Hemochromatosis is an autosomal-recessive disorder. Common presenting features include fatigue and arthralgias.
Fasting transferrin saturation is the phenotypic hallmark of the disorder, and diagnosis is confirmed by genetic testing.
The main goal of treatment is to avoid iron overload in early-stage disease and remove excess iron from body stores by phlebotomy in late-stage disease.
Complications may include cirrhosis, hepatocellular cancer, arthropathy, diabetes, and heart disease.
Hemochromatosis is a multisystem disorder of dysregulated dietary iron absorption and increased iron release from macrophages. Patients with advanced hemochromatosis may present with life-threatening complications that include cirrhosis, hepatocellular cancer, diabetes, and heart disease. The mutation associated with hemochromatosis is highly prevalent in white populations but the disorder has variable penetrance.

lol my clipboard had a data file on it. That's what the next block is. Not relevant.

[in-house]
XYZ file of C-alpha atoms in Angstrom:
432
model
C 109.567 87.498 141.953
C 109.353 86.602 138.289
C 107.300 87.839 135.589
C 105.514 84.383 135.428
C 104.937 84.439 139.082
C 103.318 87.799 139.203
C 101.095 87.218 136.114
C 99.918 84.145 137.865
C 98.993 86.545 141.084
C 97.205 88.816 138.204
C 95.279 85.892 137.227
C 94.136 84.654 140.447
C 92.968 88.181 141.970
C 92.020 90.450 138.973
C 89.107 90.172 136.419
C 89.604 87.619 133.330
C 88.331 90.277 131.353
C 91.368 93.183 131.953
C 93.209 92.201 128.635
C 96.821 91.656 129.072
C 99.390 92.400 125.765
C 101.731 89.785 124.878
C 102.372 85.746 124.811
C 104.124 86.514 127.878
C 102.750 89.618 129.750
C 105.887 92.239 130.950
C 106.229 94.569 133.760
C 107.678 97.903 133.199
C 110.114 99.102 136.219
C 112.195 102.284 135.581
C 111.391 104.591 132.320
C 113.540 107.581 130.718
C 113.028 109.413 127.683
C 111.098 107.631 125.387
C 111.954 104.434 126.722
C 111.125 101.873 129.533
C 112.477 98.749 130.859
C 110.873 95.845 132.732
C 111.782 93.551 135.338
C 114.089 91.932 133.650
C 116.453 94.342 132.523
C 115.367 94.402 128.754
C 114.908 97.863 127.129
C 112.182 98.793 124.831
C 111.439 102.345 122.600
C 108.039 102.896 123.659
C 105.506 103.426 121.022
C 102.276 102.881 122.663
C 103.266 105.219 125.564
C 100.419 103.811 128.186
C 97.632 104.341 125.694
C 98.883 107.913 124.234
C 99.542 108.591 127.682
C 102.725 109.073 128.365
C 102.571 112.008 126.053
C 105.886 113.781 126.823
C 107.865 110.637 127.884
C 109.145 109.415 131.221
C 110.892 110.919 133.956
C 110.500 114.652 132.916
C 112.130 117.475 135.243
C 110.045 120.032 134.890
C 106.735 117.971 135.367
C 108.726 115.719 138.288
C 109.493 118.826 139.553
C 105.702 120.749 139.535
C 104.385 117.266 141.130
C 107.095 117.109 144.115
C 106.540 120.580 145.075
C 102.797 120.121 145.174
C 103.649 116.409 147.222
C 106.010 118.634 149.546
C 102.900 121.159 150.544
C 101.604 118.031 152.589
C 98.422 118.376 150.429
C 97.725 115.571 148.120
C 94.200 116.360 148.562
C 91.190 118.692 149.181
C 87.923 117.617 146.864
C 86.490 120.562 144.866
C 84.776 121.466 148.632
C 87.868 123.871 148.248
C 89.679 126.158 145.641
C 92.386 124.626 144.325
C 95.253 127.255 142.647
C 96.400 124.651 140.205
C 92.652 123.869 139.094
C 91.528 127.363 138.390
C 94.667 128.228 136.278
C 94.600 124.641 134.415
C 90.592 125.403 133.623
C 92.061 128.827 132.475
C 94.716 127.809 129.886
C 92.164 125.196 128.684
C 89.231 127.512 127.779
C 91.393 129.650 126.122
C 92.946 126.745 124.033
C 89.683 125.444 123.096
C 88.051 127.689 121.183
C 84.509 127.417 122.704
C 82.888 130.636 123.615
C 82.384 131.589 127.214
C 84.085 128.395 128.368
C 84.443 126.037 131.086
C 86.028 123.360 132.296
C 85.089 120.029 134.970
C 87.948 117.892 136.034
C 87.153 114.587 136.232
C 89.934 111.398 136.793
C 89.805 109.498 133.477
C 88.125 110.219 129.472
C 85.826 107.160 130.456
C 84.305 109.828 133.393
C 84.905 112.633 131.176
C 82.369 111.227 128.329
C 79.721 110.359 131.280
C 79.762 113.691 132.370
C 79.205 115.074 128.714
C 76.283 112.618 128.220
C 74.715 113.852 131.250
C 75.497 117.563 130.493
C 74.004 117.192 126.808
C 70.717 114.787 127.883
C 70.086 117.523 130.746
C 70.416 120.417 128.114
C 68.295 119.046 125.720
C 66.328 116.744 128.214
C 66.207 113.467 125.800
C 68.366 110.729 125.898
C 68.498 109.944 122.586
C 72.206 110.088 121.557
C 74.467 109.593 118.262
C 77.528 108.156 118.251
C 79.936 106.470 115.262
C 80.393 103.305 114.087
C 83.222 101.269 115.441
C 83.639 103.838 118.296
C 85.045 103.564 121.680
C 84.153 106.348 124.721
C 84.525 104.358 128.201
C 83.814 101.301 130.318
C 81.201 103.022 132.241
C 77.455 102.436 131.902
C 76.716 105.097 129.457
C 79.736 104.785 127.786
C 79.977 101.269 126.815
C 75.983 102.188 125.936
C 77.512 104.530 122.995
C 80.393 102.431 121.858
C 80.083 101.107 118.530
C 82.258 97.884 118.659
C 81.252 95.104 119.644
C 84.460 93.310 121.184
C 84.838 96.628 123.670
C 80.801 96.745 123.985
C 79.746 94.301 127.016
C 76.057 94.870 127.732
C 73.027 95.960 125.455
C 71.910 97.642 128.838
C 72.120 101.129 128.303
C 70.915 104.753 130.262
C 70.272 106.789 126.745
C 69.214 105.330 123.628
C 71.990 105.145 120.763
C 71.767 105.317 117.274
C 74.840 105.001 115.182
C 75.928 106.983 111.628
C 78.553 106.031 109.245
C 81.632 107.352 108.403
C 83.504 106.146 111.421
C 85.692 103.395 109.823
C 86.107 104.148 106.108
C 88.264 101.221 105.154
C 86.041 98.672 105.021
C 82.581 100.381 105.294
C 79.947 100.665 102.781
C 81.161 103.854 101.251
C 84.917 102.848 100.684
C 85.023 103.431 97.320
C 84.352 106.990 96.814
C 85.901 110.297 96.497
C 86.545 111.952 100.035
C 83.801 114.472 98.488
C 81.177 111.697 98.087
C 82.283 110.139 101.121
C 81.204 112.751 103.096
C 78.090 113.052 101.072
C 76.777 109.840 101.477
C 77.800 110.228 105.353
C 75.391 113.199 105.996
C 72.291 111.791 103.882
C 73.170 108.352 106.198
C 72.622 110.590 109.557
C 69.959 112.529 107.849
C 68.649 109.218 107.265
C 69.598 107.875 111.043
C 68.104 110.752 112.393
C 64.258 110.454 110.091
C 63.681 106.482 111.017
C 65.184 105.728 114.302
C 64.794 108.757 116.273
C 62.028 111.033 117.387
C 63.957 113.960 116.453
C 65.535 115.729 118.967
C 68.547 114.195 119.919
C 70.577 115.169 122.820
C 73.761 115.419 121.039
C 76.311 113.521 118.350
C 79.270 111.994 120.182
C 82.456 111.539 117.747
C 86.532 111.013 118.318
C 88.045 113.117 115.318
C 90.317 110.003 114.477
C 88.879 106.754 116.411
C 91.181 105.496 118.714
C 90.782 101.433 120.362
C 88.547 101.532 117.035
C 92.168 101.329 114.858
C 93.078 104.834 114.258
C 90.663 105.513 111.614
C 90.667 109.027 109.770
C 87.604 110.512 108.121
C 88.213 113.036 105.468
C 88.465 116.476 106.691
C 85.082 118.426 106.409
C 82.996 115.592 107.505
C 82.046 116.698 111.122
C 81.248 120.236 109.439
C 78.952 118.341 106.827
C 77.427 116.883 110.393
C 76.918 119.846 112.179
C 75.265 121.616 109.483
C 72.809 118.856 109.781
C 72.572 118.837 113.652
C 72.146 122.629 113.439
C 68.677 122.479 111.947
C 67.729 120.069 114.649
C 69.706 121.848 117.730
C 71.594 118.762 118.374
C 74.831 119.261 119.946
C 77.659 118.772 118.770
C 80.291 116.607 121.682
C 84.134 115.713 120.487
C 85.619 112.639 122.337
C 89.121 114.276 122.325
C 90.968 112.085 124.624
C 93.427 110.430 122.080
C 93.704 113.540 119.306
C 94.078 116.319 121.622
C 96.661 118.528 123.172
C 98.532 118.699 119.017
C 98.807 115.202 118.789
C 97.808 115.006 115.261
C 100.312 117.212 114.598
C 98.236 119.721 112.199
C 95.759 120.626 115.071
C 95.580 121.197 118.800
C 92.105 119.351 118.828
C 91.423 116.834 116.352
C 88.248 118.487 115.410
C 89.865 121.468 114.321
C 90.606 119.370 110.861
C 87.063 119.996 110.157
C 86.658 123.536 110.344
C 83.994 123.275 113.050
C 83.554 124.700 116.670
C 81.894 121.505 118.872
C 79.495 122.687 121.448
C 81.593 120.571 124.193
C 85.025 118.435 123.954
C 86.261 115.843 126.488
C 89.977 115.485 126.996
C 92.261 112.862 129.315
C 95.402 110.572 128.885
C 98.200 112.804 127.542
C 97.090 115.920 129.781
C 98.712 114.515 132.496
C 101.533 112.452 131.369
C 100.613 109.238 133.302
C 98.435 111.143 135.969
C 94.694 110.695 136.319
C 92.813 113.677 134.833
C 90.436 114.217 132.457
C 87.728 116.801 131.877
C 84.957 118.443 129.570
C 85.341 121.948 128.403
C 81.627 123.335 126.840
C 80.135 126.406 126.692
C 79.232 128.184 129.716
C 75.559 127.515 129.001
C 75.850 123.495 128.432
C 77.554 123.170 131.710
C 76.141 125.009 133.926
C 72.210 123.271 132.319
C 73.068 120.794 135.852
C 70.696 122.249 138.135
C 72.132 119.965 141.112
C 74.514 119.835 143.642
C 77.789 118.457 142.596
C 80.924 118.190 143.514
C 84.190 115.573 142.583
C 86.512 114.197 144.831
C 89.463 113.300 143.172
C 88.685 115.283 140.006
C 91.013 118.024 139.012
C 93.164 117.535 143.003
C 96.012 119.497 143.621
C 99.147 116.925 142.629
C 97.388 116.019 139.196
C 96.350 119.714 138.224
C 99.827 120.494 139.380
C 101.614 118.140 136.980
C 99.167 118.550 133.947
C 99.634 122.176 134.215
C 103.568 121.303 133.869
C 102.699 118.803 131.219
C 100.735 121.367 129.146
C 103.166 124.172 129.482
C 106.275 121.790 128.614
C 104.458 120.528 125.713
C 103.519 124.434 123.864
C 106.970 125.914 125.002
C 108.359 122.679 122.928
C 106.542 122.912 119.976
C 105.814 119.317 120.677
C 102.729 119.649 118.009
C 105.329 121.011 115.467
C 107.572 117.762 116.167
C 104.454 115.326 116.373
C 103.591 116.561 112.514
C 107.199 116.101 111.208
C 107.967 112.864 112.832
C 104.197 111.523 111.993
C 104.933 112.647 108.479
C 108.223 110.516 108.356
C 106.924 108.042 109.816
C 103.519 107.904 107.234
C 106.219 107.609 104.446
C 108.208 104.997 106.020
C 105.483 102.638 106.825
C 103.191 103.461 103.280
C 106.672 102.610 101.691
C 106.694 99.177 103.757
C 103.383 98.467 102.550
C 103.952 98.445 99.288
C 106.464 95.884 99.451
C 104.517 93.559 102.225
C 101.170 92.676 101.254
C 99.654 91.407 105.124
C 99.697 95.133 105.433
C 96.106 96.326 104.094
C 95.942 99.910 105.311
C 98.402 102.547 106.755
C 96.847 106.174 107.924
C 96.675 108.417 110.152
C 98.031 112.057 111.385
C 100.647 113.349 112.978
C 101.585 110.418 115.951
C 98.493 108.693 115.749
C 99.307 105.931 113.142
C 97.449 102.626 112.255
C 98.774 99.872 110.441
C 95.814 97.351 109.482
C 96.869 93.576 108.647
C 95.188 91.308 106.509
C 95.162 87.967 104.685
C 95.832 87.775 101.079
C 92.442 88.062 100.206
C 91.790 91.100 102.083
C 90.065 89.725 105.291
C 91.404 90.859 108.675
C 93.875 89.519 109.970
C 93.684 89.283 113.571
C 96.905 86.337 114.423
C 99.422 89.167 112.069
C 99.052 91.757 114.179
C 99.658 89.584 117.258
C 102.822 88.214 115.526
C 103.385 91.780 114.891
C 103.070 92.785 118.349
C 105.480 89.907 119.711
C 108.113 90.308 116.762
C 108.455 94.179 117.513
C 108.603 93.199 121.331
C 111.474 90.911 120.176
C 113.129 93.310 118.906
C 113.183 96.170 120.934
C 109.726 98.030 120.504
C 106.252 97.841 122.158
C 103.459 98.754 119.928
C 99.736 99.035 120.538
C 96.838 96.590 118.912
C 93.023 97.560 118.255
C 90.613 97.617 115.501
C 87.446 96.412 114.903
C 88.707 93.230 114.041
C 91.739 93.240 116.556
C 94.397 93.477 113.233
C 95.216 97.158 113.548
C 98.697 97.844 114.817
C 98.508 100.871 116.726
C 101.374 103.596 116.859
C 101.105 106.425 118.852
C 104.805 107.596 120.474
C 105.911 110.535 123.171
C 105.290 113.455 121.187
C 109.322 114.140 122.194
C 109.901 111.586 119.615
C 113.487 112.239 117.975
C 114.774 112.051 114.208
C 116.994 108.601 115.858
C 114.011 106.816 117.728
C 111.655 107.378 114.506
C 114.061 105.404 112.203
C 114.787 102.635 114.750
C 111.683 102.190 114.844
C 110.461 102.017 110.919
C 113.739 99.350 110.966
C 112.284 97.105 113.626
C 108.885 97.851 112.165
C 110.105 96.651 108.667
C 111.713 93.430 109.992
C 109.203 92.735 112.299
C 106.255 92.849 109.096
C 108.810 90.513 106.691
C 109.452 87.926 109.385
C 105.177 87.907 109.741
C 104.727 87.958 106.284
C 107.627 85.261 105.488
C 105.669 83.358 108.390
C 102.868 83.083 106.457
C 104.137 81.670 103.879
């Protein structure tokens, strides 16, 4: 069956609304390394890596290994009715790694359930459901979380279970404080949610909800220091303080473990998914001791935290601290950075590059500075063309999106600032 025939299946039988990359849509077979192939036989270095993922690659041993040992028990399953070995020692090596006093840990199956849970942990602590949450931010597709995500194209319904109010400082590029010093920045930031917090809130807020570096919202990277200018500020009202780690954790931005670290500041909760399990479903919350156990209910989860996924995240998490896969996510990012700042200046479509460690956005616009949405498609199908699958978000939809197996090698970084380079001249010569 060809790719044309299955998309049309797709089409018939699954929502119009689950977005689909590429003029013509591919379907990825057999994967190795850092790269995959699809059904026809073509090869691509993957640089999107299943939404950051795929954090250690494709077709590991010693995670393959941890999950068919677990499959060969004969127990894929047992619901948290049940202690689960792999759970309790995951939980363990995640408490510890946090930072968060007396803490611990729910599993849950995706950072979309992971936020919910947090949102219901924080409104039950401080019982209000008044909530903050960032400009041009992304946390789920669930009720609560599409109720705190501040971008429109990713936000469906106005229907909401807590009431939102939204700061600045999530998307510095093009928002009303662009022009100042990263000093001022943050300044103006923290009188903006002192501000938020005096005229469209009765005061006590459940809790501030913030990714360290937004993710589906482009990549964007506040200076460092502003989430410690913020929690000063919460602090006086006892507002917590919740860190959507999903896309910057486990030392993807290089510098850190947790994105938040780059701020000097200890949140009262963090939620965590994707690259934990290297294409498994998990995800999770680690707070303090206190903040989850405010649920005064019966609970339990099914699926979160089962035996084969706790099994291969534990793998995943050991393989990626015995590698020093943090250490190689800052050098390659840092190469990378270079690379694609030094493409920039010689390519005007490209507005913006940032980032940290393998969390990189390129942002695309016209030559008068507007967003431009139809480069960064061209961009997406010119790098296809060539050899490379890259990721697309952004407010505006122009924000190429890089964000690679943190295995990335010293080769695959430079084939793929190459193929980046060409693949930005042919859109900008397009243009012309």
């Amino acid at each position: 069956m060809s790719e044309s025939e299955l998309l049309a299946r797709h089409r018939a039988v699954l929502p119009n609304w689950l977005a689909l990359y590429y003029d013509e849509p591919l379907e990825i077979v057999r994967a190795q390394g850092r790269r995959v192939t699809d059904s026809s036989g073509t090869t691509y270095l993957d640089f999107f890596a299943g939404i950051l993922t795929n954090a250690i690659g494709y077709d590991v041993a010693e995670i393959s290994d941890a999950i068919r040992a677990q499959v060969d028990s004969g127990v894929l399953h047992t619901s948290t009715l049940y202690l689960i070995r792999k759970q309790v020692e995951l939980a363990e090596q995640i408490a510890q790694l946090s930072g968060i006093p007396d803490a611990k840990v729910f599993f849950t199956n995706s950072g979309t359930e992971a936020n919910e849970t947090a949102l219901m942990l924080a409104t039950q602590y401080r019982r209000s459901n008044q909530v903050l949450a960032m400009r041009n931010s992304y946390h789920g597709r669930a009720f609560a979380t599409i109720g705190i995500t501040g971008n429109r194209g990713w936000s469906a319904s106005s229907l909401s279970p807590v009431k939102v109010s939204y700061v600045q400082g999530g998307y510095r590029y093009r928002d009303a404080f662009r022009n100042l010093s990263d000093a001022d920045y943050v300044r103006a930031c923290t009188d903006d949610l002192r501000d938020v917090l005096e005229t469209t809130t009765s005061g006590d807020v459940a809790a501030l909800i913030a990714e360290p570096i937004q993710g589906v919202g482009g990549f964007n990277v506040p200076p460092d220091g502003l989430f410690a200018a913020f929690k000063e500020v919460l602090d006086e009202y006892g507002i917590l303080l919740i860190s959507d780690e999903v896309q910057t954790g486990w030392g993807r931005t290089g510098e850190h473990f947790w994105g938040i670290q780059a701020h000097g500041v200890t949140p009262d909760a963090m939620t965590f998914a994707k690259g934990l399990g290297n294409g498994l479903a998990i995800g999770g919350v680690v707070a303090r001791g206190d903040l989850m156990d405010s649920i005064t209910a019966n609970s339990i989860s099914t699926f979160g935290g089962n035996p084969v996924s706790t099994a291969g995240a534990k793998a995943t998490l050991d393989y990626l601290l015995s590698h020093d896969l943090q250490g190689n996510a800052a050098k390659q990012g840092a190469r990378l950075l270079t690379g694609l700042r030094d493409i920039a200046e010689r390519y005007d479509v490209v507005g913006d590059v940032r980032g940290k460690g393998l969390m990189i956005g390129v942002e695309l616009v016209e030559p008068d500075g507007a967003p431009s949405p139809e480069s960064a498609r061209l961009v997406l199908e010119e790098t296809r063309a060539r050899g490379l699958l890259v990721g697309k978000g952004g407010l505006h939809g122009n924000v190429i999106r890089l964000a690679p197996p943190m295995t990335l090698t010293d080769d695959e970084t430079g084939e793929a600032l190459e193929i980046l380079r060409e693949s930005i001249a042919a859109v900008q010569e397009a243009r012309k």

History and exam
Kyle E. Brown, MD, FAASLD
Professor of Internal Medicine
University of Iowa Carver College of Medicine
KEB declares that she has no competing interests.
Dr Kyle E. Brown would like to gratefully acknowledge Dr Rebecca Fischer Connor, the previous contributor to this topic. RFC declares that she has no competing interests.
Pierre Brissot, MD
Professor of Medicine and Chief of Liver Disease Department
University Hospital Pontchaillou
PB declares that he has no competing interests.
William E. Cayley, MD MDiv
Department of Family Medicine
University of Wisconsin
WEC declares that he has no competing interests.
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